Can you put a price tag on the Great Barrier Reef?

Can you put a price tag on the Great Barrier Reef?

Can you put a price tag on the Great Barrier Reef? Photograph: Gary Cranitch/The Reef Foundation

Economist John O’Mahony knows placing a dollar value on the Great Barrier Reef seems like an impossible task for some.

But as lead author of a major new report which puts that figure as $56 billion, the study has been a “labour of love” to help save the irreplaceable global asset under threat from climate change.

“The purpose of the report is to raise awareness of the economic and social value of the Reef and why we need to do more to protect it,” O’Mahony says.

Quantifying the economic and social assessments of the Reef’s worth in monetary terms is a way of trying to communicate to people its very significant value.

The Deloitte Access Economics study was released in June this year and has already achieved headlines around the world.

In order to put clear numbers in black and white, O’Mahony and his team used a variety of economic modelling techniques to calculate the economic, social and iconic brand value of the World Heritage site. The report draws on data sources like the ABS and other government agencies to calculate figures like $6.4 billion in value added to the Australian economy, as well as support for more than 64,000 jobs, including 33,000 in Queensland alone.

Putting a price tag on the Great Barrier Reef

Putting a price tag on the Great Barrier Reef Photograph: The Reef Foundation

The report, commissioned by the Great Barrier Reef Foundation, with support from National Australia Bank and the federal government’s Great Barrier Reef Marine Park Authority, also includes a new survey of 1500 Australians and international respondents from 10 countries to assess their “willingness to pay” to save the embattled marine system. The survey not only provided the basis for calculating the economic, social and iconic value of the World Heritage site – it provided in-depth insights to how people think and feel about the natural wonder.

Australians ‘willing to pay’

The survey results found that Australians are already very well-informed about the risks the Reef is facing.

“Climate change is the number one threat,” he says. “And the interesting thing is that Australians know this. Only two per cent of people said there was no threat to the Reef.”

After climate change, the next greatest threats highlighted in the report are mining activities next to the Reef, overuse, and farming and increased coastal development because of their combined effects on water quality.

The report also found the top reasons Australians were willing to pay to protect the Reef was to preserve it for future generations as well as it been the “morally and ethically right” thing to do. Further down the list, but still significant, were the importance for tourism and the local economy.

However, O’Mahony, a partner at Deloitte Access Economics, says the survey showed more needed to be done internationally to show the risks to the Reef, with increased willingness to pay coming with greater knowledge. After being made aware of the threats through watching a video as part of the survey, overseas respondents were quick to lend their support, he says.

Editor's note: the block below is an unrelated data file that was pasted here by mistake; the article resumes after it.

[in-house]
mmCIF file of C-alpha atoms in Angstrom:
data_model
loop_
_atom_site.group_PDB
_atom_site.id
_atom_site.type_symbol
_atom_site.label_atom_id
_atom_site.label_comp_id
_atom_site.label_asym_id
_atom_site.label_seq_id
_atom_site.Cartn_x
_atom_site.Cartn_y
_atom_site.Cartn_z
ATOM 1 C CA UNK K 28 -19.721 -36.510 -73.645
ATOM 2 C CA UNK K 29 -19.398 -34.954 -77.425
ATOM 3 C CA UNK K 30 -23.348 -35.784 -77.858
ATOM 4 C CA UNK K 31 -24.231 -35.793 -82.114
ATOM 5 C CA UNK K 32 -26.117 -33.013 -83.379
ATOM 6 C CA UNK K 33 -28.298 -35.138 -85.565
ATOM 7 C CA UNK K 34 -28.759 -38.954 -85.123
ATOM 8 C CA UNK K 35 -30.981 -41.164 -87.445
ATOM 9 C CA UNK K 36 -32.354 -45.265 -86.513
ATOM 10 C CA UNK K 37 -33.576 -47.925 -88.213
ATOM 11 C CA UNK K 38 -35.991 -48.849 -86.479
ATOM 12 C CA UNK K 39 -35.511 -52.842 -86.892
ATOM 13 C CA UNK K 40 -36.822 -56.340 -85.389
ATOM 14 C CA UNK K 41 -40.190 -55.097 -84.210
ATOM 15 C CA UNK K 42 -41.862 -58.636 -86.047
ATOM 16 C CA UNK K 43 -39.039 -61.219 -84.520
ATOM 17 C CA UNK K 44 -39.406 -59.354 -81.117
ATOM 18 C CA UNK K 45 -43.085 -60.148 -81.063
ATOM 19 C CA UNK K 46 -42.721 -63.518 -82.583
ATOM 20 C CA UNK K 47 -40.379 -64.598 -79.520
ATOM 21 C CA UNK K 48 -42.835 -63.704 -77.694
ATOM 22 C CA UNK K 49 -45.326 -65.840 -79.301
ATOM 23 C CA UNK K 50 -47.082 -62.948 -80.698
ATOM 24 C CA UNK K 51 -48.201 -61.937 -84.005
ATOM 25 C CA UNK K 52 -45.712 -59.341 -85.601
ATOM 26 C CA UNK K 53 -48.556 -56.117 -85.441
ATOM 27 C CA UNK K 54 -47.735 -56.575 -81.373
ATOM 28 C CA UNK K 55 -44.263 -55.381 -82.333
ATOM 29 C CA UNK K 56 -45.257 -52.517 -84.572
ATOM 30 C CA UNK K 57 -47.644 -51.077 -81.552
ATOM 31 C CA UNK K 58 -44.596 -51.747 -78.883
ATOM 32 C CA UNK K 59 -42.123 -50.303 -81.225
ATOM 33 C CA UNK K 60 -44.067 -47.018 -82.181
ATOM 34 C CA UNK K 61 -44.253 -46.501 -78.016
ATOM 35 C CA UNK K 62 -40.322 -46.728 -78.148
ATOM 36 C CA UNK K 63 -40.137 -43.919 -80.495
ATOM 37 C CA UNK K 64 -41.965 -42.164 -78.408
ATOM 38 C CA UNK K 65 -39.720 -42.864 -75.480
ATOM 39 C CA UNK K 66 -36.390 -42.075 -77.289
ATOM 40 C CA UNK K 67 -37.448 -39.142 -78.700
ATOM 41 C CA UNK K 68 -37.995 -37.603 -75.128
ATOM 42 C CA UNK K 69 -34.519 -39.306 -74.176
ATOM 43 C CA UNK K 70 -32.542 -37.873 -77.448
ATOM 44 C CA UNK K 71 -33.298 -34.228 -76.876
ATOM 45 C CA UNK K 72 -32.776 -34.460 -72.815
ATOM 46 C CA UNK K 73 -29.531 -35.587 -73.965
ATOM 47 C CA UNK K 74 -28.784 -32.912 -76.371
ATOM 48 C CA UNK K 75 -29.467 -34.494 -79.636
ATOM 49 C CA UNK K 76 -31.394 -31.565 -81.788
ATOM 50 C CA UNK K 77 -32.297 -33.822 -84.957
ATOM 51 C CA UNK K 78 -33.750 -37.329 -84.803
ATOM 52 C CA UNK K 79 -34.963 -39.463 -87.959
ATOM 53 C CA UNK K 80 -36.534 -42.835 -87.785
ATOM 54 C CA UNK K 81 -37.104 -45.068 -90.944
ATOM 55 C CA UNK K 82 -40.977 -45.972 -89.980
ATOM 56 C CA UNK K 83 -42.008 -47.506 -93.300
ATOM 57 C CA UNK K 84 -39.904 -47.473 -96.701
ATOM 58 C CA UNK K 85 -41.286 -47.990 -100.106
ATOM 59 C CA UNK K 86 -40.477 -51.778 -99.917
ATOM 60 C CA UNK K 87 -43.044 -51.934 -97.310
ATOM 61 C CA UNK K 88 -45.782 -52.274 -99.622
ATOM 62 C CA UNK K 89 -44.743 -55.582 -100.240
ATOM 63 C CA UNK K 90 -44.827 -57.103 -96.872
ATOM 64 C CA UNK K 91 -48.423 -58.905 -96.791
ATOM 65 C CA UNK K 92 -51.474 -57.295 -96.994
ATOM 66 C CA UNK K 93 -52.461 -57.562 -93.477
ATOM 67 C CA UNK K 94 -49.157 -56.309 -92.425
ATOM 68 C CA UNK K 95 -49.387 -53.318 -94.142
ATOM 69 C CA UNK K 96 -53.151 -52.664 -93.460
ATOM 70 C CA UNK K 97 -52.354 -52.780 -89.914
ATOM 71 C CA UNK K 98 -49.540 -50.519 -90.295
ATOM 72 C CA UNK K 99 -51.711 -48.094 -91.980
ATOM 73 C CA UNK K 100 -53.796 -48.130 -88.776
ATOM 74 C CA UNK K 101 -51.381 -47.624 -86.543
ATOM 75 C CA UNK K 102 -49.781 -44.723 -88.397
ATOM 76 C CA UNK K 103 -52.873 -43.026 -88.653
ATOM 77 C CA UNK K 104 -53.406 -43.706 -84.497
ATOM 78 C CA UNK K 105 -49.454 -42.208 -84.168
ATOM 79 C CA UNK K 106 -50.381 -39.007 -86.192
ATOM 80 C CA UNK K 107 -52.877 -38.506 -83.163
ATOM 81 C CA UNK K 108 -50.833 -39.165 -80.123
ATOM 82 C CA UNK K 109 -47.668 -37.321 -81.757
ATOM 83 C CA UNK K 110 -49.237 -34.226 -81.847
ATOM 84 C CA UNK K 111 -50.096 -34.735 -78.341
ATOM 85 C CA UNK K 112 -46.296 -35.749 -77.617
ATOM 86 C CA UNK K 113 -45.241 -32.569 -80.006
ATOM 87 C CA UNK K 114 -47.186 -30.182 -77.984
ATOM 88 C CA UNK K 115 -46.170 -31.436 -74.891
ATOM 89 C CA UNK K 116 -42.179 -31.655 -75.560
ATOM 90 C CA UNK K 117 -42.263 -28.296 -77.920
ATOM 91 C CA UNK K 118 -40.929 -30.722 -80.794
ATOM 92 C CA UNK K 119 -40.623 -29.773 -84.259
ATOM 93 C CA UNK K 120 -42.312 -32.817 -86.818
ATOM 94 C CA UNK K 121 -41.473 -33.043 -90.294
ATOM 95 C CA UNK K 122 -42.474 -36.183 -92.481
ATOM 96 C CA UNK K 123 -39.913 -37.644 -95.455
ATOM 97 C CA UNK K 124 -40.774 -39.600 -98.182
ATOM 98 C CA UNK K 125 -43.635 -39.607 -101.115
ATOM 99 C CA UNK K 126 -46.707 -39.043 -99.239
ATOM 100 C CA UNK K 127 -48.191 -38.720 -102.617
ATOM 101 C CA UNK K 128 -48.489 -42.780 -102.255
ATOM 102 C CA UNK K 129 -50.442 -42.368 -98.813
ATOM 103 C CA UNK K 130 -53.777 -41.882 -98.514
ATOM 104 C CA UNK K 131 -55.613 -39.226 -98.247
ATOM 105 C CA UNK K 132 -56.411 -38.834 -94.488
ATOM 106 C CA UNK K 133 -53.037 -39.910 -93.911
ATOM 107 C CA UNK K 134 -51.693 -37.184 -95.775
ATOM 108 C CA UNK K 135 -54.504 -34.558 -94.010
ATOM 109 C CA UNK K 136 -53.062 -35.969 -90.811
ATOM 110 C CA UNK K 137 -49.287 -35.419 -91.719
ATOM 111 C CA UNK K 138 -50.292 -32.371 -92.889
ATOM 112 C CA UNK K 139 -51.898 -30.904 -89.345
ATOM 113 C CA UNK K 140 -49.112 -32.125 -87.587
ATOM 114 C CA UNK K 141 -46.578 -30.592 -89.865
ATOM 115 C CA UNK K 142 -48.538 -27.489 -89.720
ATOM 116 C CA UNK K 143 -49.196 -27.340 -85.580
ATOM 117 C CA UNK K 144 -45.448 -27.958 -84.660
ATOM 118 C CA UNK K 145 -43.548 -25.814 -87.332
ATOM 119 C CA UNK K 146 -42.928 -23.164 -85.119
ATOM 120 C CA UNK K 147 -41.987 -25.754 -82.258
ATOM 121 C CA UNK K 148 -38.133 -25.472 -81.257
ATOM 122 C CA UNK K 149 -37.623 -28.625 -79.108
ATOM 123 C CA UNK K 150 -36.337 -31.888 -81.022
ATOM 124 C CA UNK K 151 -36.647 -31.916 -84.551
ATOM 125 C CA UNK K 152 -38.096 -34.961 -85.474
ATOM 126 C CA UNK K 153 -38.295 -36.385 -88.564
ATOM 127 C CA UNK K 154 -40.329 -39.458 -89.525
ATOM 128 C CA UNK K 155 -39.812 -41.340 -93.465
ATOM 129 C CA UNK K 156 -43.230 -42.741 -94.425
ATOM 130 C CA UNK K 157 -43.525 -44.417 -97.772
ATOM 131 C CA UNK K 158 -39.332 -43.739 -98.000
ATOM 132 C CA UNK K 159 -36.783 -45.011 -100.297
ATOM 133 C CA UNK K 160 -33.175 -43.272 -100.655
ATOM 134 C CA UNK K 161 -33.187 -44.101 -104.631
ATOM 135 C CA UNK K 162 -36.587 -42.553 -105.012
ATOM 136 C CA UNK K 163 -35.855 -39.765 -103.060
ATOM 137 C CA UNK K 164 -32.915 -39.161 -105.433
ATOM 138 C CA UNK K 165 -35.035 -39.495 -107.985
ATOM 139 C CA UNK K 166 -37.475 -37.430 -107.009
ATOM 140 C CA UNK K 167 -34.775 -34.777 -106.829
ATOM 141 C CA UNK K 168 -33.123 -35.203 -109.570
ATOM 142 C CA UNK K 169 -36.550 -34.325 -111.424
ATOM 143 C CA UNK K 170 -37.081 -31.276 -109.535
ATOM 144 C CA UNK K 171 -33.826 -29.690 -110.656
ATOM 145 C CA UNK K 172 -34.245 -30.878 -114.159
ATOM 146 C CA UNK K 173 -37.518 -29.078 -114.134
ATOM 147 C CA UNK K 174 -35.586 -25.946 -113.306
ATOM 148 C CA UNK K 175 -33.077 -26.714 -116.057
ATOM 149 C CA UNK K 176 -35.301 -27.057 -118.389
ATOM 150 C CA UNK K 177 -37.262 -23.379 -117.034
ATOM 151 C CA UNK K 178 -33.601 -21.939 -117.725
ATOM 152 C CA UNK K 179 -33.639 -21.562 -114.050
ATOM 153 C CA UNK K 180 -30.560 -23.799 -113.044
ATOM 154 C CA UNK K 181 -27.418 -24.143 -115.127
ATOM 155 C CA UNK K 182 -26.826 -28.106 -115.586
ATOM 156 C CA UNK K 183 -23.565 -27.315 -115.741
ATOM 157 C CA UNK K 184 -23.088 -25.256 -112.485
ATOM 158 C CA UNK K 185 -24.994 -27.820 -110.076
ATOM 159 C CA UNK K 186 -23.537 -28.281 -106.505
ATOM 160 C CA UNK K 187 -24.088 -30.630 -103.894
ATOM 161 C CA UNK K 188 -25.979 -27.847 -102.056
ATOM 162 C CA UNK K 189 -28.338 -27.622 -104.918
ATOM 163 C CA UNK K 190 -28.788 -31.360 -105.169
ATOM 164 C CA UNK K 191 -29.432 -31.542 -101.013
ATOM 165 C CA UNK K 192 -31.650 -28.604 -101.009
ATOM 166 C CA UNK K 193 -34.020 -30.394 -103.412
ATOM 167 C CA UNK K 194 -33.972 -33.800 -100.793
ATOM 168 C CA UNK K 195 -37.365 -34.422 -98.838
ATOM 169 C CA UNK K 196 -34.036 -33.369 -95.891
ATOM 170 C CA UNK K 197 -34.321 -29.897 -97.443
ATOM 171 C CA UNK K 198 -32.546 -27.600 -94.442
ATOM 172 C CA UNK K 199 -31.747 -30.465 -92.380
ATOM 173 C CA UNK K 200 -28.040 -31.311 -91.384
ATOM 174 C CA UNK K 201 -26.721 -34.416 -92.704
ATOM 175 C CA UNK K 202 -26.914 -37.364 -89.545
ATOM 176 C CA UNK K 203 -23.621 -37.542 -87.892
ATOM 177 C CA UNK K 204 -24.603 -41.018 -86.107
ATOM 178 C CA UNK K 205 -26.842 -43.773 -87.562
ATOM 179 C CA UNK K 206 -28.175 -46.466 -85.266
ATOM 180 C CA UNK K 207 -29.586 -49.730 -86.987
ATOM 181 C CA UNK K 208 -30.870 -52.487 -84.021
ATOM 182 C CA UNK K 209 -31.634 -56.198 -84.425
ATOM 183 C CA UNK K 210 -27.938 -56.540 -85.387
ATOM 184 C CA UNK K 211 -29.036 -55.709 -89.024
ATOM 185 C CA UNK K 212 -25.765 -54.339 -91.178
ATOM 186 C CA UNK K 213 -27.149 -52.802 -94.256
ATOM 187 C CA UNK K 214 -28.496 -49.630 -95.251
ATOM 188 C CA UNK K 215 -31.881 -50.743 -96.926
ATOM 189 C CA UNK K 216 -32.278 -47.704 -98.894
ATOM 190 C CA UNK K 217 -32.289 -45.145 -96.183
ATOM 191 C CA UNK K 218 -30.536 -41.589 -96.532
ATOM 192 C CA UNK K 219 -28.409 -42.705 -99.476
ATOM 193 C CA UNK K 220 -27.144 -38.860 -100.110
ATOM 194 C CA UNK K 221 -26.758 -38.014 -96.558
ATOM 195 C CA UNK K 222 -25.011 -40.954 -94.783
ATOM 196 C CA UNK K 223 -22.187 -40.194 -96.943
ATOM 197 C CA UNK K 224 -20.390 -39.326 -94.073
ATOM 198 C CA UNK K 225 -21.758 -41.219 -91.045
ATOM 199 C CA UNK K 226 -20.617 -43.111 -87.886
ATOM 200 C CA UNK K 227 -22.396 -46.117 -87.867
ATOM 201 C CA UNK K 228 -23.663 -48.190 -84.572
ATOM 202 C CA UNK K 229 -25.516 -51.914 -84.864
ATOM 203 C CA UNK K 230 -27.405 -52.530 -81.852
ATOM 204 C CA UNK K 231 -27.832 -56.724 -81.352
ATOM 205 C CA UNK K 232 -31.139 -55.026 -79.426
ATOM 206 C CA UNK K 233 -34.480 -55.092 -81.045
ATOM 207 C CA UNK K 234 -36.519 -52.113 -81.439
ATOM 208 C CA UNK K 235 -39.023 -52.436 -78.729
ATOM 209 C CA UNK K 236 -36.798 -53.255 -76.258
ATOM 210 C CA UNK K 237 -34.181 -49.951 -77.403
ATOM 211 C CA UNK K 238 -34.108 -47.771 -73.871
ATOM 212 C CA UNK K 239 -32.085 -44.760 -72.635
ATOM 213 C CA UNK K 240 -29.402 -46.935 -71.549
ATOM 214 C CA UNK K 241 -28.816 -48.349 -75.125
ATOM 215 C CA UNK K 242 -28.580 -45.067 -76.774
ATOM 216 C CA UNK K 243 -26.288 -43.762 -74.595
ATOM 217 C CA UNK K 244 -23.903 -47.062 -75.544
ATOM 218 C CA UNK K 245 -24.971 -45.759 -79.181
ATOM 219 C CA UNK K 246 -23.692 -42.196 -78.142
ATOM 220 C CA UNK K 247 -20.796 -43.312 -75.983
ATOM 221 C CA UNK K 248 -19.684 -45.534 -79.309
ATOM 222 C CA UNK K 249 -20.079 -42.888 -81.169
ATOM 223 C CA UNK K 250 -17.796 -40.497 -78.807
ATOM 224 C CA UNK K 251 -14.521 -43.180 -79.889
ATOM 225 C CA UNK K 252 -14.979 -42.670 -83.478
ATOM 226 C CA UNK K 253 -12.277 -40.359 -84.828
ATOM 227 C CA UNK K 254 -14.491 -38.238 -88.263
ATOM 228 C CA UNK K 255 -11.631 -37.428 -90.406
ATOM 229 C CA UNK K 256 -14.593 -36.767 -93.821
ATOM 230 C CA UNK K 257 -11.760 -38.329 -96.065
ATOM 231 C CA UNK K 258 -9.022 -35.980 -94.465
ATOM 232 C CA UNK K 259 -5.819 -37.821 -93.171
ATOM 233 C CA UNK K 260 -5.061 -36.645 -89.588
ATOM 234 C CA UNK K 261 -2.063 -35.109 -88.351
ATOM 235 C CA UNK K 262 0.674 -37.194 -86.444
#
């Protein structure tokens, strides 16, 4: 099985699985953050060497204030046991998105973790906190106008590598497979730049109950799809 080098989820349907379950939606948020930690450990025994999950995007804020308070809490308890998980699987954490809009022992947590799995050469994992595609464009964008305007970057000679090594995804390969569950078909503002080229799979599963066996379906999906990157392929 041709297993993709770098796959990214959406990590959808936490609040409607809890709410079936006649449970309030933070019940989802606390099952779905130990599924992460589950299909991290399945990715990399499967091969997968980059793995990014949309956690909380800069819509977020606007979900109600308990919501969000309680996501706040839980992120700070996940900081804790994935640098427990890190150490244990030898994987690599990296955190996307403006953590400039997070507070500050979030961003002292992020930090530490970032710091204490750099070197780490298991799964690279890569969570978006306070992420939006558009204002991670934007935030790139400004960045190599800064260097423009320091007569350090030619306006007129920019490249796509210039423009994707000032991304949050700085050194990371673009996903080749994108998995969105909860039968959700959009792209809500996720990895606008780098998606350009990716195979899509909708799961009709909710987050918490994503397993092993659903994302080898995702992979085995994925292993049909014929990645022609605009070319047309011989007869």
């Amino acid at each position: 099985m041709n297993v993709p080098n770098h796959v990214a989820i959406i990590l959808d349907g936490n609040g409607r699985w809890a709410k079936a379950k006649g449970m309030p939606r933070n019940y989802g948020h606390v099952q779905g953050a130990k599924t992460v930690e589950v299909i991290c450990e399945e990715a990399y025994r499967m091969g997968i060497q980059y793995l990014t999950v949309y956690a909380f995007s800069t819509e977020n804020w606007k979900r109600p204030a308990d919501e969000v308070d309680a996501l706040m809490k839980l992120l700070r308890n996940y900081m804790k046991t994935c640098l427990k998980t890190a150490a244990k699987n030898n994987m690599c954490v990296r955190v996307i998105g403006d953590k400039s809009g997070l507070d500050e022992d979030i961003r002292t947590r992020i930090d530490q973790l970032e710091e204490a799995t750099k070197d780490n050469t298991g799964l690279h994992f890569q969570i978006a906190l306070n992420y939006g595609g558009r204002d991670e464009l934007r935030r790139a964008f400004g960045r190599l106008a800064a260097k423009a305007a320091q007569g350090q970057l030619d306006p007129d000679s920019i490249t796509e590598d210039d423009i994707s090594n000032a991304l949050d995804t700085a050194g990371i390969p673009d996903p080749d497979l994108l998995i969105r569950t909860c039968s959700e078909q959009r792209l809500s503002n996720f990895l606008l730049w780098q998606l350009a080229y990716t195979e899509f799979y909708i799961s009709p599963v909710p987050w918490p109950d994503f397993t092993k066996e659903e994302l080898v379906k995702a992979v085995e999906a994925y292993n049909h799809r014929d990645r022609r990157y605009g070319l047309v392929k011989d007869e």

A global responsibility

“It was surprising how many people thought the Great Barrier Reef is a global responsibility and asset. The Great Barrier Reef is clearly a great individual case study to highlight to people what’s at risk with climate change.

“Coral bleaching data shows that the Reef is under great threat at the moment. If that continues it’s going to undermine the value of the Reef over time. Those corals do not have enough resilience to regenerate themselves quickly enough after those coral bleaching events.”

Holly Heiniger, a University of Queensland PhD student, with Dr Rob Adlard and Dr Terrence Miller, fish parasite researchers with the Queensland Museum in the Lizard Island Research Station dive boat ‘Freya’

Holly Heiniger, a University of Queensland PhD student, with Dr Rob Adlard and Dr Terrence Miller, fish parasite researchers with the Queensland Museum in the Lizard Island Research Station dive boat ‘Freya’ Photograph: Gary Cranitch/The Reef Foundation

O’Mahony says a personal turning point driving his work was watching a David Attenborough documentary on the Reef and seeing the site in all its beauty and complexity.

“The Great Barrier Reef is a truly remarkable environmental asset. It’s a cornerstone of the marine ecosystem. It’s a place where marine species around the world come to breed and many species would be at risk if we were to lose it. The environmental consequences on the ecosystem would be disastrous. We should remember, it’s not just a pretty place – it’s a stunning environmental asset.”

Lasting cultural icon

Also significant was the value of the Reef to more than 70 Indigenous groups in the region.

“That Traditional Aboriginal and Torres Strait Islander Owners have a connection to the land is well-known and they place tremendous significance on a connection to the water as well,” O’Mahony says. “The Reef has a significant cultural, spiritual, educational and knowledge value stretching back tens of thousands of years.”

To those who question putting a dollar value on this environmental icon, he uses the health system as an analogy: our individual health is priceless but we know how much we value it in policy terms.